Question: Who were your baseball heroes growing up?
Steiner: My first favorite player was the Duke of Flatbush, Duke Snider. That '57 Dodgers team was special to me because those were the guys that I really wanted to be growing up. Earlier, someone asked one of the highlights I've had with the Dodgers and one of them came in 2005 when I was fortunate enough and honored enough to host the luncheon honoring the '55 Dodgers. All of my childhood heroes were there and I told the players who are now elderly that I was as nervous that afternoon as I had been in my whole career because those were the guys I grew up idolizing. After the Dodgers left in '57 when I was 8 years old, my next favorite player became Mickey Mantle. But it was the Dodgers from '55, '56 and '57. Campy, Hodges, Gilliam, Reese, Furillo, Snider and Newk. When I come out to Dodger Stadium, there's Don Newcombe, one of my childhood heroes, there to greet me every day. It doesn't get a whole lot better than that.
Question: Do you have any plans on working some Spring Training games this year?
Steiner: Absolutely. The first game, Thursday, March 1, the Dodgers vs. the Braves from Orlando and we'll be doing most of the games from Spring Training. Then of course we'll be doing Opening Day, April 2 in Milwaukee against the Brewers. We're a little more than a month away from our first exhibition game.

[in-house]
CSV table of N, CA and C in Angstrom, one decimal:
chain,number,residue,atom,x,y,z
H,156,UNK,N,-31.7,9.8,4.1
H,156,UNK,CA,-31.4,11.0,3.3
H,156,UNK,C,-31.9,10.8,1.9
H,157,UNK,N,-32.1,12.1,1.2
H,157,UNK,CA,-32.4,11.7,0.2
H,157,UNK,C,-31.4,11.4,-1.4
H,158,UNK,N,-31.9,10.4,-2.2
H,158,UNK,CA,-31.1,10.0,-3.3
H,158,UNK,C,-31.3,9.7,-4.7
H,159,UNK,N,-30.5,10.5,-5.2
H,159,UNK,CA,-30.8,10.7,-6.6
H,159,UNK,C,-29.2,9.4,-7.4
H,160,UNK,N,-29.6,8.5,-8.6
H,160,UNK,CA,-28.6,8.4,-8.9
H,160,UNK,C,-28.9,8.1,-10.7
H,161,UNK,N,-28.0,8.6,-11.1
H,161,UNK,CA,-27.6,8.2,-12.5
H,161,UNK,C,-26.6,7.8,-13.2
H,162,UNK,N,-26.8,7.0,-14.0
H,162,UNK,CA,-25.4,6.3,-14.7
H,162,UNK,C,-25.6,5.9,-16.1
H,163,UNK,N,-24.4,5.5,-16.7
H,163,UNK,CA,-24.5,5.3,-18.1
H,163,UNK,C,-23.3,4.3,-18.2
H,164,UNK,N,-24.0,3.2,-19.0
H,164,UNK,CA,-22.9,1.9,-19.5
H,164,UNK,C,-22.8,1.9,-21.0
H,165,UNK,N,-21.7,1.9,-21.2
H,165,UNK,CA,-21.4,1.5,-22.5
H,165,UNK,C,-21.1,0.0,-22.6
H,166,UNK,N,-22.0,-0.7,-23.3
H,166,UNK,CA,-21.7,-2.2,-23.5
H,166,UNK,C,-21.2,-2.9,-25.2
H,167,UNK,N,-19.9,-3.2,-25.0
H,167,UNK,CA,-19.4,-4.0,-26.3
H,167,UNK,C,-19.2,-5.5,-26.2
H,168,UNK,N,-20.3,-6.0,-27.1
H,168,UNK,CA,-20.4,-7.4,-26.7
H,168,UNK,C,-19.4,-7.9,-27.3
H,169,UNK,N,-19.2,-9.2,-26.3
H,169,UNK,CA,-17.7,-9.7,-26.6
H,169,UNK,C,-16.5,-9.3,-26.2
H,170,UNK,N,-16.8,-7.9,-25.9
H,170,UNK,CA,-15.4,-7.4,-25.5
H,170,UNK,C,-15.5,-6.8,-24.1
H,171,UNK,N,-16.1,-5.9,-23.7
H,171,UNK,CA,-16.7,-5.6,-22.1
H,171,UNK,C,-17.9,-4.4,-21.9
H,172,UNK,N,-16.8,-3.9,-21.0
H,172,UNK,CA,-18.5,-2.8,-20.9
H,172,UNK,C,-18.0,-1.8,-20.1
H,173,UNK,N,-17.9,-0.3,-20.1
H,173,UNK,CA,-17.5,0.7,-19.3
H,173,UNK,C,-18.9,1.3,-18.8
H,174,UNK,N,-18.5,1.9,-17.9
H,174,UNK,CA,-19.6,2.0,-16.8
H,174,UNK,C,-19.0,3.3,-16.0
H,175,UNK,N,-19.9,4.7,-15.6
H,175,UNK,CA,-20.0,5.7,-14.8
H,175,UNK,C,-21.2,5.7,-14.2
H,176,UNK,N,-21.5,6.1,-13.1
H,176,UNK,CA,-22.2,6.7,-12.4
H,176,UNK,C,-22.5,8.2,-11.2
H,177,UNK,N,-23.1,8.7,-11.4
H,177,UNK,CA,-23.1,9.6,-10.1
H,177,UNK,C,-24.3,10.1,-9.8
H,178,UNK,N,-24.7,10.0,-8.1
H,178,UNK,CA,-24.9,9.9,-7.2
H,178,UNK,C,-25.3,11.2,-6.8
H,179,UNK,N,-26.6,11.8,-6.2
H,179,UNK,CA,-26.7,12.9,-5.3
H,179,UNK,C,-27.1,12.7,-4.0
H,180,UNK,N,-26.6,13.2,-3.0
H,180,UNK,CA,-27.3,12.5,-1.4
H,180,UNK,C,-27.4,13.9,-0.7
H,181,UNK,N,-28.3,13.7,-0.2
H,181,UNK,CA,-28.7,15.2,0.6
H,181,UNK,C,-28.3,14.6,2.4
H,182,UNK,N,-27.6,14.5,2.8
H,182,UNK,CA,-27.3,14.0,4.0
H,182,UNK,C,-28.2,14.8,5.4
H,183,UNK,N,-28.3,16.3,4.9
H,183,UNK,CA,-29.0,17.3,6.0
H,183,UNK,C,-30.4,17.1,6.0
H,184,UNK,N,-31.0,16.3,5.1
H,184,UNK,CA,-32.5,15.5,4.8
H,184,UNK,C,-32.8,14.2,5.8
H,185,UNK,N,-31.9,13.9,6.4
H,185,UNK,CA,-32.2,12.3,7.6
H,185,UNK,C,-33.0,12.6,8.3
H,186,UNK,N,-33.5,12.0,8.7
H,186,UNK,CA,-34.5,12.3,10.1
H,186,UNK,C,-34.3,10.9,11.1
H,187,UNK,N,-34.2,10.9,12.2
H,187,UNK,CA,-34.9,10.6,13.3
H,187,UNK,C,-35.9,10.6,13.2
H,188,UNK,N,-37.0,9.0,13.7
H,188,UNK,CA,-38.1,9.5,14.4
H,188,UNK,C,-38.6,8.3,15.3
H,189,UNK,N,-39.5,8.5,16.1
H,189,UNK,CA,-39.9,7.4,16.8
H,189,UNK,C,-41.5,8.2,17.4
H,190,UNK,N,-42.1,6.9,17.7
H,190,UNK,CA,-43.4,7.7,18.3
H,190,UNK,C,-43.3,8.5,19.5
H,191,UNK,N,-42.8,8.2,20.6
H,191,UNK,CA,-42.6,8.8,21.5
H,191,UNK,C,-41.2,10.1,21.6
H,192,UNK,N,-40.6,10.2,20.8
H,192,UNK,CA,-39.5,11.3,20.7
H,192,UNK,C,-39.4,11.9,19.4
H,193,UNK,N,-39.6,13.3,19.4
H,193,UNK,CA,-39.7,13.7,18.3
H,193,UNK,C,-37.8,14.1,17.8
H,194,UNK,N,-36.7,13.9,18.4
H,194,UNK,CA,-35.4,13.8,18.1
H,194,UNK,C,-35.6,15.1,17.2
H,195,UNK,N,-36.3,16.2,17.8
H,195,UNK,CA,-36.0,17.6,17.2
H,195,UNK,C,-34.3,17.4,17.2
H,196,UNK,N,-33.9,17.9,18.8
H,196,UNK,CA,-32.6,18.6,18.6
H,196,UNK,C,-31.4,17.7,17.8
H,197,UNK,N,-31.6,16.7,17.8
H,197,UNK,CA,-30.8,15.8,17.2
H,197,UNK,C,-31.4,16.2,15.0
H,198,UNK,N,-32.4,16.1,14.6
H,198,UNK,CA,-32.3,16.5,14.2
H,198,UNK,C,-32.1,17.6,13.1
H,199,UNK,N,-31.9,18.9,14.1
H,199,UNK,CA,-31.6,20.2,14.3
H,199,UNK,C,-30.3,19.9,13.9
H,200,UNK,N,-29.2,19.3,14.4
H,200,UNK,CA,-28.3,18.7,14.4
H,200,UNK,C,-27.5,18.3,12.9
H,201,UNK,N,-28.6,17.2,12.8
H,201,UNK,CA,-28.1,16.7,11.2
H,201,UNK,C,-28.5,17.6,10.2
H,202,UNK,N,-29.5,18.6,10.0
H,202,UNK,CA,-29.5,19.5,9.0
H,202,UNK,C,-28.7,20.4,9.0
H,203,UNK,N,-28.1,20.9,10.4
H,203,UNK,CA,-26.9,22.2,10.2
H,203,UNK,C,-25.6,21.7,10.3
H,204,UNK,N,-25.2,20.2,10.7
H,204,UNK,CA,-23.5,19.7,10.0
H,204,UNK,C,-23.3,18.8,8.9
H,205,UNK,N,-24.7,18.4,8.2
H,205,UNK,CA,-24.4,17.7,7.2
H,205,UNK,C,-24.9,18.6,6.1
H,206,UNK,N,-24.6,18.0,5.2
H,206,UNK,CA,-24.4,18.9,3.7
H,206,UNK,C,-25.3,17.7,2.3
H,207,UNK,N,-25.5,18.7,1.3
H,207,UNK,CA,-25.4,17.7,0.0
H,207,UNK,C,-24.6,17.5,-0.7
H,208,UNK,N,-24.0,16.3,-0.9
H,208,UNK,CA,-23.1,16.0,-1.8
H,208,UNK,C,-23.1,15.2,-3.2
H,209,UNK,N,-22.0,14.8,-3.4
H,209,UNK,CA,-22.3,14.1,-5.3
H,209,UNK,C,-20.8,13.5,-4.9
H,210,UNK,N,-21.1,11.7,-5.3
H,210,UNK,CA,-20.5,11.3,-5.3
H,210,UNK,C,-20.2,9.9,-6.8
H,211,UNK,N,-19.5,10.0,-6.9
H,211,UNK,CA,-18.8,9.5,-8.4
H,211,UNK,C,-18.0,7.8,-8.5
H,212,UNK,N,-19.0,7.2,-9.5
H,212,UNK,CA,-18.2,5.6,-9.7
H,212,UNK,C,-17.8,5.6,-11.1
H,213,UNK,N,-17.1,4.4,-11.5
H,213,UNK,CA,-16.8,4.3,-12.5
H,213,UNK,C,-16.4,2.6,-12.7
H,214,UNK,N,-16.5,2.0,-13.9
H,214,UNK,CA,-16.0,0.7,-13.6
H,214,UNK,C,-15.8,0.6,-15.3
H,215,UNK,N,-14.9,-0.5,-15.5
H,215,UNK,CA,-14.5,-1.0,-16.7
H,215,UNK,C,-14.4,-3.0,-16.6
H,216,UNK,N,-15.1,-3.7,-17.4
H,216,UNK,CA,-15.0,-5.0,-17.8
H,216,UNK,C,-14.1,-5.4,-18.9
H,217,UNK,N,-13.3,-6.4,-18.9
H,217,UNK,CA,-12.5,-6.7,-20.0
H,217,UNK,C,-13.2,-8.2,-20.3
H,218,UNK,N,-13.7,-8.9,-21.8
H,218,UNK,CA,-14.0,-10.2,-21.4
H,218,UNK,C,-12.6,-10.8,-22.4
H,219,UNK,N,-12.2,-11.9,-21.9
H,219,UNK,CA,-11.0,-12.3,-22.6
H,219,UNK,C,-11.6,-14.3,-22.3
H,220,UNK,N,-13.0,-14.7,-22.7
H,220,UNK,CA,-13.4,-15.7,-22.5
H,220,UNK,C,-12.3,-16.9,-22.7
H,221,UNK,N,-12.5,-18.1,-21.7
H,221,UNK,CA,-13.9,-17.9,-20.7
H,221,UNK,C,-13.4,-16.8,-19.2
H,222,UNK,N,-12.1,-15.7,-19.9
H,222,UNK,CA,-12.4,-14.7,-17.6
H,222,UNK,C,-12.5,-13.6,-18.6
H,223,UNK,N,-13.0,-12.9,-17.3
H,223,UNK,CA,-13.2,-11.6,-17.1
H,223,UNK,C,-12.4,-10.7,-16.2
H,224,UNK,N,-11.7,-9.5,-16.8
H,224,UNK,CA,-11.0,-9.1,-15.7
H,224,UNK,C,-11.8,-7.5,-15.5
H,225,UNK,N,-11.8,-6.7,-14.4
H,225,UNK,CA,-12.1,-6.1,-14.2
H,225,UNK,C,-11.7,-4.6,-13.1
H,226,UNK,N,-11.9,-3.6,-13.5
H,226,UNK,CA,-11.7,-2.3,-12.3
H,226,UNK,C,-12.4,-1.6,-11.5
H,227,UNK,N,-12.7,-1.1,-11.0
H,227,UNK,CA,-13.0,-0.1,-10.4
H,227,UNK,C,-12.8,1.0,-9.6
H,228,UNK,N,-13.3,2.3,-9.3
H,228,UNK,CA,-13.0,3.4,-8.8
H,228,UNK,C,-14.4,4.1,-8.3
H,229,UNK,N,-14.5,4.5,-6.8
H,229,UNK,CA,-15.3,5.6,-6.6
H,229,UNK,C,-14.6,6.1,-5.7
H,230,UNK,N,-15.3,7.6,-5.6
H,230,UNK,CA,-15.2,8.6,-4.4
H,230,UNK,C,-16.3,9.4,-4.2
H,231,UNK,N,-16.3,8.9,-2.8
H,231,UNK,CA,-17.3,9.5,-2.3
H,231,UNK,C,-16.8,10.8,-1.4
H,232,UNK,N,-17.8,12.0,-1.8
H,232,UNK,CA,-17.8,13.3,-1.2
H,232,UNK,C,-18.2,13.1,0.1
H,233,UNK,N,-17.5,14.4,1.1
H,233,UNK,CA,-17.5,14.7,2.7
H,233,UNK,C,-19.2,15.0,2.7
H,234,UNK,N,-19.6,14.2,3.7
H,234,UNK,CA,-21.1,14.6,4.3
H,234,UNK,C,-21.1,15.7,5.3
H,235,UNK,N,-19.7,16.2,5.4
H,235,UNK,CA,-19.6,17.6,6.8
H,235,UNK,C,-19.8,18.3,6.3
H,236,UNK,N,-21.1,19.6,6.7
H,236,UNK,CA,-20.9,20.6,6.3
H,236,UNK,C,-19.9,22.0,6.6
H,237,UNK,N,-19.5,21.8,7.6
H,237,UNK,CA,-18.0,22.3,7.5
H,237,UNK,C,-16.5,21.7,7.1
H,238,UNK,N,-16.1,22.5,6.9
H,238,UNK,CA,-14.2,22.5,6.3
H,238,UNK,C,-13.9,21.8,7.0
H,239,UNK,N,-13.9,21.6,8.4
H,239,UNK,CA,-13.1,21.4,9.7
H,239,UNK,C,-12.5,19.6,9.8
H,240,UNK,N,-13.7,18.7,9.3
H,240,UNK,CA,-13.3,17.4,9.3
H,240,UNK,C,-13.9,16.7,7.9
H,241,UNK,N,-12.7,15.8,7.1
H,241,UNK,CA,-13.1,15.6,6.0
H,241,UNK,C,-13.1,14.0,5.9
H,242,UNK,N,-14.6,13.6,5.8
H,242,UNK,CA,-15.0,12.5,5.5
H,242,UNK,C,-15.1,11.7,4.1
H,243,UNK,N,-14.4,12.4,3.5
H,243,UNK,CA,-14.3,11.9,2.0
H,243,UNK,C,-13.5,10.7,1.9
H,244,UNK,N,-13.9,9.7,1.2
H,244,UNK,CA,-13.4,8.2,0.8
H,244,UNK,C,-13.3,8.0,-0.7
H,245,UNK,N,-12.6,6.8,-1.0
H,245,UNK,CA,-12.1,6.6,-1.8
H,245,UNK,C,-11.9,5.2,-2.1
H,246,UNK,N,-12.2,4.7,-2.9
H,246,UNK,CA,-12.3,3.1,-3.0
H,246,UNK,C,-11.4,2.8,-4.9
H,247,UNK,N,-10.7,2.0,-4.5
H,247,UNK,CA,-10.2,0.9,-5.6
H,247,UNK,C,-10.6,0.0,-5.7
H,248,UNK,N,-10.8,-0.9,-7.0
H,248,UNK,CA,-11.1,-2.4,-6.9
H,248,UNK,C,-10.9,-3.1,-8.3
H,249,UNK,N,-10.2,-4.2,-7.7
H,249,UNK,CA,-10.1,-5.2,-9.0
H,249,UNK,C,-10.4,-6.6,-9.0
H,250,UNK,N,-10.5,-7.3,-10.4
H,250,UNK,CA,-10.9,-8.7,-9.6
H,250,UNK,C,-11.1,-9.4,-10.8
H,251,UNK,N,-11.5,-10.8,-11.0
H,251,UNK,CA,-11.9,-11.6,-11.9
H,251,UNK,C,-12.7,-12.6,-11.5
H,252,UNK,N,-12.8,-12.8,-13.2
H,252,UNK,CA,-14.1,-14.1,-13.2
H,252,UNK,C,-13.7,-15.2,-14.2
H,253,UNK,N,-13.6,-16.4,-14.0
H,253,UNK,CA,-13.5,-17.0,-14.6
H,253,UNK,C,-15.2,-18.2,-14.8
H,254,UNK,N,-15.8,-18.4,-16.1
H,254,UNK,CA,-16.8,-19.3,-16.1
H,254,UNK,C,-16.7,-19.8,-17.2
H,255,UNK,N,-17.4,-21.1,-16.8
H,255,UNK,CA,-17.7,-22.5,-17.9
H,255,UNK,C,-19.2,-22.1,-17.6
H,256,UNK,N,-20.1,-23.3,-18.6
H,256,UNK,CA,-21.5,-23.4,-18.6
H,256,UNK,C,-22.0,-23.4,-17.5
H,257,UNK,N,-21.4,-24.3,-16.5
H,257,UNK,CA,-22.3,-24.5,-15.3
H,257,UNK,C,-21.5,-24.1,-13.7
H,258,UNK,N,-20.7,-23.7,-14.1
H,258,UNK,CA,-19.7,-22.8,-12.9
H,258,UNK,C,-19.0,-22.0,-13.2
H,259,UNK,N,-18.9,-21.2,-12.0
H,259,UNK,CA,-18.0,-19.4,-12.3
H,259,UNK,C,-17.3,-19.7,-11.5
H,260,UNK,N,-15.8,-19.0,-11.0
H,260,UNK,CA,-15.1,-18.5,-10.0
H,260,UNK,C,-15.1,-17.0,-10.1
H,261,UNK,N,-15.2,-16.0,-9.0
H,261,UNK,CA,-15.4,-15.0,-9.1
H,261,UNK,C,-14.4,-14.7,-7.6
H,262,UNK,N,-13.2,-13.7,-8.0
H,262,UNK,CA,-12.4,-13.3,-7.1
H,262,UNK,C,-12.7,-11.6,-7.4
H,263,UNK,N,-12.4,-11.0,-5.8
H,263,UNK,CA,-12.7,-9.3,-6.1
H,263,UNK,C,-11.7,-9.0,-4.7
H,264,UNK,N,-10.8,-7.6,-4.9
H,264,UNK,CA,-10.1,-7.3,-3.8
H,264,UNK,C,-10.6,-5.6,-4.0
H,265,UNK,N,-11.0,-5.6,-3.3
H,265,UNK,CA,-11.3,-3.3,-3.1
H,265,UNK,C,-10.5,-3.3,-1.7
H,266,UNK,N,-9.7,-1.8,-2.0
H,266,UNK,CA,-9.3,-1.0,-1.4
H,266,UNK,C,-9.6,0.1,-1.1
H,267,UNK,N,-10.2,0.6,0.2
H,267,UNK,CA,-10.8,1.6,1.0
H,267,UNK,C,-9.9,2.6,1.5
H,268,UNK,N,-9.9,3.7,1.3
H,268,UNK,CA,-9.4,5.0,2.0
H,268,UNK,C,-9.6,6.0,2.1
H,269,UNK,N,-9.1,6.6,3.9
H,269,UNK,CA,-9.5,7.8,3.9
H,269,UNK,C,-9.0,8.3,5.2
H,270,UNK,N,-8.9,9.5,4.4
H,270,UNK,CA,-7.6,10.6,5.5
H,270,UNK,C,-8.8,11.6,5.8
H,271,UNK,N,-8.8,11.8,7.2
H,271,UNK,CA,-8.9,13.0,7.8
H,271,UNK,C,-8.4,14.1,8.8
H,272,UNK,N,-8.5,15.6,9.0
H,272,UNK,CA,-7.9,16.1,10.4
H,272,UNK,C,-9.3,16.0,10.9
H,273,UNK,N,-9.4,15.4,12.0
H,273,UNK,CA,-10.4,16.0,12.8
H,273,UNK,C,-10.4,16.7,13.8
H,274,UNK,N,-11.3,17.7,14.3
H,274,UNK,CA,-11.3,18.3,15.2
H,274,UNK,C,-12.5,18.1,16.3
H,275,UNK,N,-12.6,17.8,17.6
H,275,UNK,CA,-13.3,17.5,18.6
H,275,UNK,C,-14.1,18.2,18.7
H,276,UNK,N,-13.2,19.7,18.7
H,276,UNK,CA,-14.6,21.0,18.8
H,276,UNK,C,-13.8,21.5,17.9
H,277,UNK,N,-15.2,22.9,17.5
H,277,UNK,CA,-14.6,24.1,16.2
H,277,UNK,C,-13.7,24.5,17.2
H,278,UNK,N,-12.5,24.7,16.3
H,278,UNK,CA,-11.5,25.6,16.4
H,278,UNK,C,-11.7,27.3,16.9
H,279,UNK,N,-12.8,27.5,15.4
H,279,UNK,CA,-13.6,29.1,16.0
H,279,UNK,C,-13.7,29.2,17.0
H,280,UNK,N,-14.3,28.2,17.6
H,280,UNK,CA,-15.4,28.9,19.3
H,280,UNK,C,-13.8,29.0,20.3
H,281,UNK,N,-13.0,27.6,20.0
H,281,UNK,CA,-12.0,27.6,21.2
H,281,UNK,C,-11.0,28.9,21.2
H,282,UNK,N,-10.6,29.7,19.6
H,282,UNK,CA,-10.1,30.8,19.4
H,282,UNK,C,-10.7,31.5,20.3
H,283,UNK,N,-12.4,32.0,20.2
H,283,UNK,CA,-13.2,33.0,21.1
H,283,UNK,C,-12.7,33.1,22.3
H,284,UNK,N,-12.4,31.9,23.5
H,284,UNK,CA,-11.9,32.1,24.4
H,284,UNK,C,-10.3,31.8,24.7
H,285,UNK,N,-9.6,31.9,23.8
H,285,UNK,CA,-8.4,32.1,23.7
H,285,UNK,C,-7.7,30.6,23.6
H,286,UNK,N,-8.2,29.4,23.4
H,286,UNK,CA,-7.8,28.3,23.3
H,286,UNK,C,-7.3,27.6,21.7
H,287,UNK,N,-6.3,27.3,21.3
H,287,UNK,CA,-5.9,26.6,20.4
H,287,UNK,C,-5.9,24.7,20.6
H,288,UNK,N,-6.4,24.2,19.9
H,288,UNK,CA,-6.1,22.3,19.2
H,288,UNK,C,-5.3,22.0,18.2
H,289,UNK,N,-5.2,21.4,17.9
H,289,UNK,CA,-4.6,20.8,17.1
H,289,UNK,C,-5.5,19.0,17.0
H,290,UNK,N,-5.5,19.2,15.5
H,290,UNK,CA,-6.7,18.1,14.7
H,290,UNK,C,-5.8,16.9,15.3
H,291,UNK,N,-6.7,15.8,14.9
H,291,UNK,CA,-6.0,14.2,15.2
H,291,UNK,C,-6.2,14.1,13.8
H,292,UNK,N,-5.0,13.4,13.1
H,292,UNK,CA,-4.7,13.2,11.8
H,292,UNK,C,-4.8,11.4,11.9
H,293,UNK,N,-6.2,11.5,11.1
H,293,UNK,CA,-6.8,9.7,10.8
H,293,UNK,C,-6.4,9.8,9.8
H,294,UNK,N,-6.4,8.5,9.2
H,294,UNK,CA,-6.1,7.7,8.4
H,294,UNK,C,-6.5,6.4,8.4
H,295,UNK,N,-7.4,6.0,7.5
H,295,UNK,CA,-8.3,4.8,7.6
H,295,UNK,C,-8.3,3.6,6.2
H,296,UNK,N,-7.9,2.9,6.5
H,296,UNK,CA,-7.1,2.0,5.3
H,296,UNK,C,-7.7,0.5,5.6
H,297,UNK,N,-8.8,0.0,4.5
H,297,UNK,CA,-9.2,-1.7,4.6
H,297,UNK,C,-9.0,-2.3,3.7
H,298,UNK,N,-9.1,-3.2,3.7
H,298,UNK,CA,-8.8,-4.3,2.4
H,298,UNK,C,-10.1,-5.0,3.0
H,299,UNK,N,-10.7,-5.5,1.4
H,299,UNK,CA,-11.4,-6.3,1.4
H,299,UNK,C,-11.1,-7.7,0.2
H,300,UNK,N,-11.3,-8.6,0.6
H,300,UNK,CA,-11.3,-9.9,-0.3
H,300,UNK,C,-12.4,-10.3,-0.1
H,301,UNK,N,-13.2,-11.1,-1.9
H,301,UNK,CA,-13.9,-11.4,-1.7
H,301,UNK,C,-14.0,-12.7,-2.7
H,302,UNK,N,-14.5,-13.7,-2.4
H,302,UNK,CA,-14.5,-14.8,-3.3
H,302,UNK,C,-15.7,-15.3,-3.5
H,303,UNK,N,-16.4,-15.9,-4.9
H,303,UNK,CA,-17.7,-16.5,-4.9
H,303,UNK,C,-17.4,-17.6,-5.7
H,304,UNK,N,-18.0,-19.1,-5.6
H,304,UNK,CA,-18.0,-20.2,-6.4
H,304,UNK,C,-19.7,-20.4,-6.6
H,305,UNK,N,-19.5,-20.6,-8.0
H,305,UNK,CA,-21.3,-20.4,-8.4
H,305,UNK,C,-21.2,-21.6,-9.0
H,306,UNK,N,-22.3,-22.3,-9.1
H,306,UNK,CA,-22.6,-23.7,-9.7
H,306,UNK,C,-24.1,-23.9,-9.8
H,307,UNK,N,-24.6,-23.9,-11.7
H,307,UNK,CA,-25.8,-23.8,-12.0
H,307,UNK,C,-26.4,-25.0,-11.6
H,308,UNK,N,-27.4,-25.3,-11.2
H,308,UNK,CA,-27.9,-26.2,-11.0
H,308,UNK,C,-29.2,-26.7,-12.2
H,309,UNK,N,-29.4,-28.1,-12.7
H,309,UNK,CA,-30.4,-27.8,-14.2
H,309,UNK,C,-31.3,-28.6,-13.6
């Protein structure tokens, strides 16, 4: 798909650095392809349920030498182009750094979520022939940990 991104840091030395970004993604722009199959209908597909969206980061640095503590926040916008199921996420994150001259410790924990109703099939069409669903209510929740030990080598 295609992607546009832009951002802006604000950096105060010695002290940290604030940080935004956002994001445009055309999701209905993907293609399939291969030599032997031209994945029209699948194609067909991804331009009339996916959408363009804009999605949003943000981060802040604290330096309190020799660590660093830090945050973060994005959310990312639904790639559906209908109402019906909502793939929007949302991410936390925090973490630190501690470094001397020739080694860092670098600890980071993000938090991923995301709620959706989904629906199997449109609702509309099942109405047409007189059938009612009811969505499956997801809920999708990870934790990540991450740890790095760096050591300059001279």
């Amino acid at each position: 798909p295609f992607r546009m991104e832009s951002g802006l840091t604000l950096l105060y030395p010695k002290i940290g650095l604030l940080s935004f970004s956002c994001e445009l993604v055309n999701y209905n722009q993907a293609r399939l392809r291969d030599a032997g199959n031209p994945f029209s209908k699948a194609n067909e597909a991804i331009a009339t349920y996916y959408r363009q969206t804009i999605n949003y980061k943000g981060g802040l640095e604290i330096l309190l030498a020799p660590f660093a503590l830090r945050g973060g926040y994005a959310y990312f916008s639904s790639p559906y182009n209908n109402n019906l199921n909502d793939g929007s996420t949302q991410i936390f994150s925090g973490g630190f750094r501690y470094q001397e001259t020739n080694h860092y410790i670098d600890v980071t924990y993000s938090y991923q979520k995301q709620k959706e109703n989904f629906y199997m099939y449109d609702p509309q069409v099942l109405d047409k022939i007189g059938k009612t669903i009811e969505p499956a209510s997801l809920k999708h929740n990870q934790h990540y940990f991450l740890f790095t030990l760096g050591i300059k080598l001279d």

Question: Do you still keep in touch with your old colleagues at ESPN?
Steiner: Yes. I was at ESPN for 14 years and it was a wonderful time in my life and my career and there are people there with whom I still maintain a close friendship and thankfully, I have an unlimited calling plan. So the answer is yes, absolutely.
Question: How do you feel about the moves Ned Colletti has made this offseason?
Steiner: I think what Ned has done in his first year and a half with the Dodgers has been absolutely spectacular. He inherited a team that had won 71 games that seemed lost and confused and upon his arrival in Los Angeles, he improved the team to one with 88 wins. Not a bad first year, a 17-game turnaround. In this offseason, getting two frontline pitchers, Jason Schmidt and Randy Wolf, to go along with Derek Lowe and Brad Penny, the starting rotation is probably the strongest in the National League West, which is a division based on pitching. So the pitching is solid. The heart of the Minor League system remains intact and the master plan of building around these wonderful young players remains intact so that the future with James Loney, Andre Ethier, Russell Martin, Andy LaRoche, Scott Elbert, Chad Billingsley, Clayton Kershaw, Matt Kemp and the rest, there's still a lot of great young talent in the organization that can come through the system in its own time and way without being rushed. And with the likes of Nomar, Kent, Rafael Furcal and Gonzalez, there's a wonderful tapestry of youth, veterans and good character people.
Question: Mr. Steiner, can you describe the differences, if any, of calling games on the West Coast vs. the East Coast? How does media coverage compare? The organizational rivalries? The fans, etc.?